Historic police station renovation project will bring luxury apartments to Towson
Renovations to turn the historic former Towson police station into an apartment complex are expected to be completed by this spring, according to property’s manager.
Ernie Rafailides, a managing partner of Bayview Management, said the project is 25 to 30 percent finished and still on track to be completed sometime in May. While the cost of rent has yet to be determined, Rafailides said they plan to price the units “pretty competitively.”
State property records list the building as having approximately 7,300 square feet of living space, which will be divided into six one-bedroom units and one two-bedroom unit. Bayview has posted floor-plans of the units but has not yet taken applications for leases. Real estate records put the value of the property at $875,000.
The developer announced in June 2018 that it had secured a permit for construction and would be splitting the project into two phases. The first phase included the demolition of the police station’s interior and the second the construction the apartments, leaving the face of the building unchanged.
County Councilman David Marks, R-Fifth District, has toured the property and announced it should be finished in the coming months.
“It is one of the oldest remaining structures in downtown Towson, and I am delighted that it is being adaptively reused instead of torn down,” Marks said.
According to Timothy Bishop, director of the Preservation Alliance of Baltimore County, the process of preserving a historic landmark begins with members of the communities in which the landmarks stand and with the owners of the properties themselves.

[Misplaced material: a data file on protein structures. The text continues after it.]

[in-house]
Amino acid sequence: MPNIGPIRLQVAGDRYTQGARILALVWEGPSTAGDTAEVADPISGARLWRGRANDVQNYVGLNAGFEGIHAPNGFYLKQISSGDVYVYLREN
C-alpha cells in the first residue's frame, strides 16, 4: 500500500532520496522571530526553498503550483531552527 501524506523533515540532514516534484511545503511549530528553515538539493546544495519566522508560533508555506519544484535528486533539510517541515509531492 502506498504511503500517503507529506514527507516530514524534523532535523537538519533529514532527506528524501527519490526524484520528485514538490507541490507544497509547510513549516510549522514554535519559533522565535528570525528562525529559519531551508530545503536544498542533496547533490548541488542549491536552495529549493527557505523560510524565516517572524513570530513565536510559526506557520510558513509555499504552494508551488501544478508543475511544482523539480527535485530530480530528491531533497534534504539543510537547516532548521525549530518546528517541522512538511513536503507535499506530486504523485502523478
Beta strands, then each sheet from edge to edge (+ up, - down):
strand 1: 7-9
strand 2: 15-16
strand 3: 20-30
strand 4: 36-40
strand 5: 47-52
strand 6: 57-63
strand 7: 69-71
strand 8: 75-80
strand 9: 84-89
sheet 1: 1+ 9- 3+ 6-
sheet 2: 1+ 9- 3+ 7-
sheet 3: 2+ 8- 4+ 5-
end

If a nominated property is approved to the list of historic landmarks, like the Towson police station, the exterior of the building is protected, and the property may receive a real estate tax incentive.
Police station Bishop said his organization loves to see historic properties being adaptively reused and to know that Bayview Management is keeping the façade of the building intact. Bishop encourages any of the other developers in the county to follow Bayview’s lead on repurposing and preserving the county’s landmarks.
The site was originally set to become a Full Tilt Brewing pub, but the pub was ultimately moved to downtown Baltimore.
Bayview Management purchased the grounds, located at 308 Washington Ave., in 2002 and rented out the building as a commercial office space. After the commercial tenants left the property, the company began its plans to transform the building into seven luxury-style apartment units.
The Towson station was in use from 1925 until 1961, when the precinct moved to Kenilworth Avenue, according to county records and the Baltimore County Landmarks Preservation Committee webpage. The station was added to the list of the county’s historic landmarks on Sept. 22, 1991 and joins 389 other registered landmarks in the county.
Marks noted the importance of acknowledging and maintaining landmarks throughout the county.
“Historic sites remind us of our heritage,” Marks said. “We should celebrate the past and preserve what is important.”
In addition to the police station’s historic significance, Rafailides said it was also used as a backdrop in HBO’s “Veep” and the 2002 film, “Tuck Everlasting.”
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